With the RBA setting the official cash rate at all-time lows, it’s a good time to work out how this impacts the interest rate on your home loan and whether you are getting a good deal or not.
When the interest rate on your home loan fluctuates, it can feel as though you don’t have control of your debt. Despite being frustrating, interest rate changes are a part of every loan’s lifespan and warrant your consideration.
The interest rates that banks charge on their home loans are influenced by the Reserve Bank of Australia’s (RBA) cash rate.
The cash rate is reviewed by the RBA on a monthly basis in order to safeguard Australia’s economic stability. The cash rate is the rate charged on loans made between the RBA and your lender. This, in turn, has a very strong impact on the interest rates your lender charges you.
The RBA supports the banks with liquidity facility. Put simply…The RBA is a bank to the banks. The cash rate is effectively the rate at which the RBA will lend to the banks, and what the banks effectively use as a reference rate for other things.
When the cash rate is changed by the RBA, lenders decide whether or not to mirror the new rate in the interest they charge their mortgagees. This is entirely up to the lender in question and depends on the market and how the lender is performing at the time of the cash rate change.
If you look at the mortgage market, specifically by itself, it is very competitive. It is about the lender trying to get the right outcome on the deposit side of the balance sheet within the context of a very, very competitive marketplace, but recognising that a reference rate has changed and, therefore, looking at where they stand.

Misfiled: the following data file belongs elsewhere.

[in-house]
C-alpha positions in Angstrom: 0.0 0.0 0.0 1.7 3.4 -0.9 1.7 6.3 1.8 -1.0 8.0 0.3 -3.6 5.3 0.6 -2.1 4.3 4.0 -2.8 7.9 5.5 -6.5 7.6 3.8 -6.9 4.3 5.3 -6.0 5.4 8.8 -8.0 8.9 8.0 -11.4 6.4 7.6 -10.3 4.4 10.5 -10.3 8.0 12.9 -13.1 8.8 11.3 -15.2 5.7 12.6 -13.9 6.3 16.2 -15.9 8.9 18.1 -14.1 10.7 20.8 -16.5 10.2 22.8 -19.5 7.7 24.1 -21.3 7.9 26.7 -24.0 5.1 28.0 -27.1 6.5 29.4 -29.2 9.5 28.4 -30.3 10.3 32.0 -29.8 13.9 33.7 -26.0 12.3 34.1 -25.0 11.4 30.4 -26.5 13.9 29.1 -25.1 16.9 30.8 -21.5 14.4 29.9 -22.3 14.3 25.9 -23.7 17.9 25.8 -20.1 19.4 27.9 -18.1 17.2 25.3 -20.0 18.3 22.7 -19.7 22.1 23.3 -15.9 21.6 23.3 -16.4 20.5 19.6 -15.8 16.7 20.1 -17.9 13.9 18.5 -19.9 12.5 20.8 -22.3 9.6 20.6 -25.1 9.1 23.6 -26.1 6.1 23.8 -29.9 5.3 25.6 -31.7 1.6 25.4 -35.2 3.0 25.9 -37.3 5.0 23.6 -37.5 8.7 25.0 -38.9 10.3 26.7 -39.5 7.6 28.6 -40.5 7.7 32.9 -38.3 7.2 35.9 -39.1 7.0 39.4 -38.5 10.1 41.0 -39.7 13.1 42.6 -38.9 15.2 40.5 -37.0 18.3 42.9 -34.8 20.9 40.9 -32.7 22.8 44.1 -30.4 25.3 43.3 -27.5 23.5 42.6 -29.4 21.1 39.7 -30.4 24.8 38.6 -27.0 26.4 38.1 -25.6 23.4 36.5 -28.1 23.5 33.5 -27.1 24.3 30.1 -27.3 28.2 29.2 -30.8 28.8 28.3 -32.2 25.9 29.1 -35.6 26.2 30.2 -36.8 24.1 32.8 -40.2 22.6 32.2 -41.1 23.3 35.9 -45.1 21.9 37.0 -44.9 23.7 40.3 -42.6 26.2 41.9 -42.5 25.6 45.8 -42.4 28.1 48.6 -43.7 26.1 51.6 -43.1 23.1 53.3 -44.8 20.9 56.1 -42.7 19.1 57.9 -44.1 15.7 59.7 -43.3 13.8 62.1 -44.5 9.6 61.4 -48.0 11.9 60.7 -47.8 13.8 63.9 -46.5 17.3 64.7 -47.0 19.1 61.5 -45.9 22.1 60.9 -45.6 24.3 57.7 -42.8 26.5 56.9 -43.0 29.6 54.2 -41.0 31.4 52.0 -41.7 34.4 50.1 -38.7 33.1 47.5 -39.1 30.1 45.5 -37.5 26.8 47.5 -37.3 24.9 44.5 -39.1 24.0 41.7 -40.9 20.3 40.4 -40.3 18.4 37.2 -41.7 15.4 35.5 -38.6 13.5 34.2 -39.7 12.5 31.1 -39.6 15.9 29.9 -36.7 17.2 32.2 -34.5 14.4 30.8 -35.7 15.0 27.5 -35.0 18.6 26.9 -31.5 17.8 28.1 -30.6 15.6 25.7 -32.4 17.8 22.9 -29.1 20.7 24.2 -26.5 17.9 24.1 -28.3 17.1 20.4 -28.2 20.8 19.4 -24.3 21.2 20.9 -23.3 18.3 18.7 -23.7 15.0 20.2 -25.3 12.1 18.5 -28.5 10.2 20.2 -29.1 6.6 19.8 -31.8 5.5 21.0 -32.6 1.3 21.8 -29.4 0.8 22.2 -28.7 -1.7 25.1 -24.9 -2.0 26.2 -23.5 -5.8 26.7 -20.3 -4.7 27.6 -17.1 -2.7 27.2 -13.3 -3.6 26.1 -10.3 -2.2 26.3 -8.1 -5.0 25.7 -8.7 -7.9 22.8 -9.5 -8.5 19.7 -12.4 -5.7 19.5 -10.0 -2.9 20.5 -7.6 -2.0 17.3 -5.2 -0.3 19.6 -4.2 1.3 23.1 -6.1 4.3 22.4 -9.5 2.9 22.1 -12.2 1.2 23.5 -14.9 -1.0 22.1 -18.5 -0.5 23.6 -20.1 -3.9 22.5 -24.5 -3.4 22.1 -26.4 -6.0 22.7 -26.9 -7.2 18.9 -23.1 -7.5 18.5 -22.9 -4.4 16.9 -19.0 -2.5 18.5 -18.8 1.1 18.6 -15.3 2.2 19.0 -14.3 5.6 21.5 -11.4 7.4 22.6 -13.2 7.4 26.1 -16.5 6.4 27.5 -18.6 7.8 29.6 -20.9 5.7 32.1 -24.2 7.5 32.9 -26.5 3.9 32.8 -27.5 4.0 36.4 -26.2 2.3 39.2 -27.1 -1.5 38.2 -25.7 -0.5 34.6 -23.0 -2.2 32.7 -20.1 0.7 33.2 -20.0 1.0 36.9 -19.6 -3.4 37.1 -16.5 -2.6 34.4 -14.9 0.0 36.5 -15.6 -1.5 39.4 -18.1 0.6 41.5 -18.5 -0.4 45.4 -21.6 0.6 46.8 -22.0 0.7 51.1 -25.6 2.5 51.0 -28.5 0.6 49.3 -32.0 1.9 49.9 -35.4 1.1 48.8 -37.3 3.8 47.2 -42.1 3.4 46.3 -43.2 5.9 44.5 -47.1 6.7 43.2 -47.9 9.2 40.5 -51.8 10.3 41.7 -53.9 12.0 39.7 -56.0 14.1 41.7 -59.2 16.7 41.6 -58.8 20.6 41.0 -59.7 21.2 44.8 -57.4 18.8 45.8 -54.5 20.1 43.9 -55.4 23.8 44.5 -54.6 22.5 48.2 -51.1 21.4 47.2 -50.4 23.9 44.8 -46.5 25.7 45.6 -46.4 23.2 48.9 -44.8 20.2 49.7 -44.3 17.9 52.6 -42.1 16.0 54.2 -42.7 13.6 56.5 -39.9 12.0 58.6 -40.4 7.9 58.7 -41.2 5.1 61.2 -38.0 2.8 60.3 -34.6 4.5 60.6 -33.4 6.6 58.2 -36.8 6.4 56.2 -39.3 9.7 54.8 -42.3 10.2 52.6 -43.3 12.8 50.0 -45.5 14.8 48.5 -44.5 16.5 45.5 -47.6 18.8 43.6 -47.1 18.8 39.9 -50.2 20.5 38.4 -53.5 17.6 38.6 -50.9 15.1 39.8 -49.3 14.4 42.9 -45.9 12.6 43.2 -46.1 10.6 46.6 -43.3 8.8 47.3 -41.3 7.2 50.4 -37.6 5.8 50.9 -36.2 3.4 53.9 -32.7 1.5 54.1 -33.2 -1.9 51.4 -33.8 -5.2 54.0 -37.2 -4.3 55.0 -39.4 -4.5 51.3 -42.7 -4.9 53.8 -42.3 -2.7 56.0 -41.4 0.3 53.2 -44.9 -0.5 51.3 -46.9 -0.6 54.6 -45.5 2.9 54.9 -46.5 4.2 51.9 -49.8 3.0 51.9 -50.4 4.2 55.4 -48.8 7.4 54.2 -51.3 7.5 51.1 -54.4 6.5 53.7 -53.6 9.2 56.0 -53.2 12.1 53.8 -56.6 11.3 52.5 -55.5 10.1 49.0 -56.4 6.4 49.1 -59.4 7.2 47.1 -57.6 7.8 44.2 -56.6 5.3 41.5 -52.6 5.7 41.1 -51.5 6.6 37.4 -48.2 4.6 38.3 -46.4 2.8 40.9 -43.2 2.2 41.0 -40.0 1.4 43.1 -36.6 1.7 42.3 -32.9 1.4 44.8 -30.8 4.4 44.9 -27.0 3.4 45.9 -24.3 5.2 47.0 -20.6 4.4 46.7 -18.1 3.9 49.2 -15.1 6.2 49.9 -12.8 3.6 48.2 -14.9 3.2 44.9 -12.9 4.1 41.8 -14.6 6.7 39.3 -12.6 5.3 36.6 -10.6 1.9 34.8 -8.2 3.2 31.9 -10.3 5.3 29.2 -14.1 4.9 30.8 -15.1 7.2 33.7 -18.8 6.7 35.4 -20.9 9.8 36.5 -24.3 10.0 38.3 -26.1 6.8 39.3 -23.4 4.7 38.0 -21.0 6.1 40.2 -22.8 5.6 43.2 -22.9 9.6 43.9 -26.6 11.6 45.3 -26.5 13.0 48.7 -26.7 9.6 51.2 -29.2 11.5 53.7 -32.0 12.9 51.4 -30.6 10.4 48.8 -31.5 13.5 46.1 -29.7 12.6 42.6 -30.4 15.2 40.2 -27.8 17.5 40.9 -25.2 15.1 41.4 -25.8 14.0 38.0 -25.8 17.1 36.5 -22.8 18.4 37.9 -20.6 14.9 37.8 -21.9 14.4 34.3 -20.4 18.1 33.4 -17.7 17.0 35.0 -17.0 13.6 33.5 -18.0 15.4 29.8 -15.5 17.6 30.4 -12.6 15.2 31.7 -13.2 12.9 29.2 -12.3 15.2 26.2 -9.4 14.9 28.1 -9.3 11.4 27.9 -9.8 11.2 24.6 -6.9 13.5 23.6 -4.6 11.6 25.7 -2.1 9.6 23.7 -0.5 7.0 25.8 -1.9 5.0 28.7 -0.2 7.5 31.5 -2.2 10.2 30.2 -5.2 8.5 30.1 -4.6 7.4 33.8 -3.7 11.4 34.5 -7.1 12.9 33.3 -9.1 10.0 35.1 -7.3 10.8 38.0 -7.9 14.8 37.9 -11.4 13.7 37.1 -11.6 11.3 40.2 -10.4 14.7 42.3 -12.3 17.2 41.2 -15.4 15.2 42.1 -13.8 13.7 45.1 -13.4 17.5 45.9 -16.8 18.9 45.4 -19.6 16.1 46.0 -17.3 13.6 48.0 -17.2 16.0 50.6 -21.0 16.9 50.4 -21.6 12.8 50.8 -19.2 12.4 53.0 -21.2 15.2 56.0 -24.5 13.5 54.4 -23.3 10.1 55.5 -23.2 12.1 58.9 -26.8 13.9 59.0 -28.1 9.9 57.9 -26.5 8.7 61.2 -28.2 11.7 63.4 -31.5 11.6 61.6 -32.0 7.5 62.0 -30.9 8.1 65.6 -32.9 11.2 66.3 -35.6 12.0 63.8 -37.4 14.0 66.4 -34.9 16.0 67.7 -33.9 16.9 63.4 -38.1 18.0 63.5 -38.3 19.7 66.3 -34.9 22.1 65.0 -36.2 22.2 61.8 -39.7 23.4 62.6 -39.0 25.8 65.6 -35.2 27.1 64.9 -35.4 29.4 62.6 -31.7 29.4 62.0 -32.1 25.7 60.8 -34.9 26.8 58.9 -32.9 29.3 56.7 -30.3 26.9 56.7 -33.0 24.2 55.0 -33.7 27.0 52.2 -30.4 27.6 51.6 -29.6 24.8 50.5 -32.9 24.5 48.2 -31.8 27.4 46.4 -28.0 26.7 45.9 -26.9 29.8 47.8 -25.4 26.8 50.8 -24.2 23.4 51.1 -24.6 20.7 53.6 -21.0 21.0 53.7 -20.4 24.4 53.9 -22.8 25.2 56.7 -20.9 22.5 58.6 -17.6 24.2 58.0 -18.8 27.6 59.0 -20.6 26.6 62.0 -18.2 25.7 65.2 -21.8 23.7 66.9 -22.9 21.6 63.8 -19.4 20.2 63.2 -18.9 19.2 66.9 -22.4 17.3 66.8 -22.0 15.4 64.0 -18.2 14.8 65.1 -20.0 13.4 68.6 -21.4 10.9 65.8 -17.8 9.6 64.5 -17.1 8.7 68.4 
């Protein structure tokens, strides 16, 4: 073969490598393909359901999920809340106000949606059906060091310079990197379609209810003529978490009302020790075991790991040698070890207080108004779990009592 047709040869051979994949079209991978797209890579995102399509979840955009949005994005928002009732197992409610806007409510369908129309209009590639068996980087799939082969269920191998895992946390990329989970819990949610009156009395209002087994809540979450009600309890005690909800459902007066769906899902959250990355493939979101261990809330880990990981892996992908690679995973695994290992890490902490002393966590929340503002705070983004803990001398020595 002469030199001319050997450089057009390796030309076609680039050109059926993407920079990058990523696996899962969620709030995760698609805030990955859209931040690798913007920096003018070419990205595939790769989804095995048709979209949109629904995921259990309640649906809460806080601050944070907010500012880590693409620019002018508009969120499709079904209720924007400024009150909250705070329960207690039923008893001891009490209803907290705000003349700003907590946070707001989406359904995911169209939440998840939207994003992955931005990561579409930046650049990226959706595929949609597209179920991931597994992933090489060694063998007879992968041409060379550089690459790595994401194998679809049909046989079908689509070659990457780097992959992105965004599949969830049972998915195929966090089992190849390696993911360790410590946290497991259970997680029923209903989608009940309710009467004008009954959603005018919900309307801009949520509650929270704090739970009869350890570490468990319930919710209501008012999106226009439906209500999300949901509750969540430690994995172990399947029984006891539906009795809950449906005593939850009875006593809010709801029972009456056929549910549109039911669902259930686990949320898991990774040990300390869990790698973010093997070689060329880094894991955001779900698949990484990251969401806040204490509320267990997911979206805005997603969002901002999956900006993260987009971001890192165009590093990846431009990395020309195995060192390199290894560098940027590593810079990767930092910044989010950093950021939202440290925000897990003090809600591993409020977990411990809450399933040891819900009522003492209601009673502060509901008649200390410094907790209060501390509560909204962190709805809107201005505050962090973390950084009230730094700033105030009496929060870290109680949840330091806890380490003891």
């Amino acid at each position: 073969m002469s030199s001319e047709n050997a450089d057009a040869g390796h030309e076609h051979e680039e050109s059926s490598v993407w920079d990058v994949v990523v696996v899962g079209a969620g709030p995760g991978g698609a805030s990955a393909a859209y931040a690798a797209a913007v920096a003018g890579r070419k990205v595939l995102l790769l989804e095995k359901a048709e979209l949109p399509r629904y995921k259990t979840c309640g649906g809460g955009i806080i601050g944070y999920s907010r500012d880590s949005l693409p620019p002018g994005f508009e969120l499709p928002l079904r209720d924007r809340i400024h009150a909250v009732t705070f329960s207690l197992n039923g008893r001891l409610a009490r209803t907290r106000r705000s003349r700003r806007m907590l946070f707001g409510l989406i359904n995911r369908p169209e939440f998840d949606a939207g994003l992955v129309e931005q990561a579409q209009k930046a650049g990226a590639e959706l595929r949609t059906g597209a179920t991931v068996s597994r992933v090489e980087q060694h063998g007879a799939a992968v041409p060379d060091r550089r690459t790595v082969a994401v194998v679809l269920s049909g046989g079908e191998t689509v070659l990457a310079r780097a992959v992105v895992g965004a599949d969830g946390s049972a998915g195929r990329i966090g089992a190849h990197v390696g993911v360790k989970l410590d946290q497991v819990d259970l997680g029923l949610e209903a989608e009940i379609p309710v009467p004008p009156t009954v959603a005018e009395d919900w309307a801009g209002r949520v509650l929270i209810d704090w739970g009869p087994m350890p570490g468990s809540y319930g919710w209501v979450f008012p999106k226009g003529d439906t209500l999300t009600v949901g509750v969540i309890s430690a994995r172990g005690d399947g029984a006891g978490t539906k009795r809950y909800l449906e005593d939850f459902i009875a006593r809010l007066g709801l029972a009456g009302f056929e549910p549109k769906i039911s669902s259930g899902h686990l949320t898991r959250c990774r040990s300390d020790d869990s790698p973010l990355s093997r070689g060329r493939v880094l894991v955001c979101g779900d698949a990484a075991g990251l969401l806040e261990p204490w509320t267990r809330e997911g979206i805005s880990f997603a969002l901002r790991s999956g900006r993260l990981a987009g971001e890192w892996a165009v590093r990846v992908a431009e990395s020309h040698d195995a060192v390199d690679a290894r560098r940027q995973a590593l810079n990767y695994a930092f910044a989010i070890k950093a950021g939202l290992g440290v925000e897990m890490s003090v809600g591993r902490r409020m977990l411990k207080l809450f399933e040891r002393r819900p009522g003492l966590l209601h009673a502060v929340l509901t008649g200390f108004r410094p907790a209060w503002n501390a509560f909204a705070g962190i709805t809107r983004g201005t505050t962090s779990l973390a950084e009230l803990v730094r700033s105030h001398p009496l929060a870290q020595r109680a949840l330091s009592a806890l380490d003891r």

Some lenders choose to shift their interest rate changes higher than the RBA’s cash rate change and, in these instances, other lenders may be offering lower interest rates than the one you currently have.
Keeping track of how your lender manages cash rate changes and where that leaves you as the person paying the interest can be time consuming, and is made more difficult by fees, charges and the flexibility offered by different loan products, which all need to be weighed alongside the interest rate.
This is where a MFAA Accredited Finance Broker can be a great help. The finance brokers are familiar with the different lenders and their responses to cash rate changes and can track interest rate fluctuations across a panel of lenders to ensure you’re getting a great deal.
RBA CASH RATE UNCHANGED
The Reserve Bank of Australia (RBA) has decided to keep the cash rate at 1.5 per cent for the 25th consecutive month of RBA announcements
MORE TIGHTENING TO INTEREST ONLY LOAN
Earlier this year, the regulator announced new curbs to interest-only lending. Regulator’s focus on tightening of credit regulations on interest-only loans is a welcome change as it has encouraged more responsible lending by banks and other institutions to not place customers under undue stress and thus end up paying more on their home loans, particularly if their loan is an owner-occupied loan.
HOW TO NEGOTIATE IN A SOFTER HOUSING MARKET
Whatever the state of the market, every negotiation is based on the same premise – vendors want to receive the highest possible price while buyers want to pay as little as possible. Both, however, need to give careful thought to how they approach a negotiation when the market is in decline.
TIPS FOR VENDOR’S :
Be realistic ,Take offers seriously AND Be ready to act.
TIPS FOR BUYER’S :
Do your research – be clear about a realistic market price.
Let the agent know if you’re interested in a property
Call now on 1300 30 6767 or enquire through the form.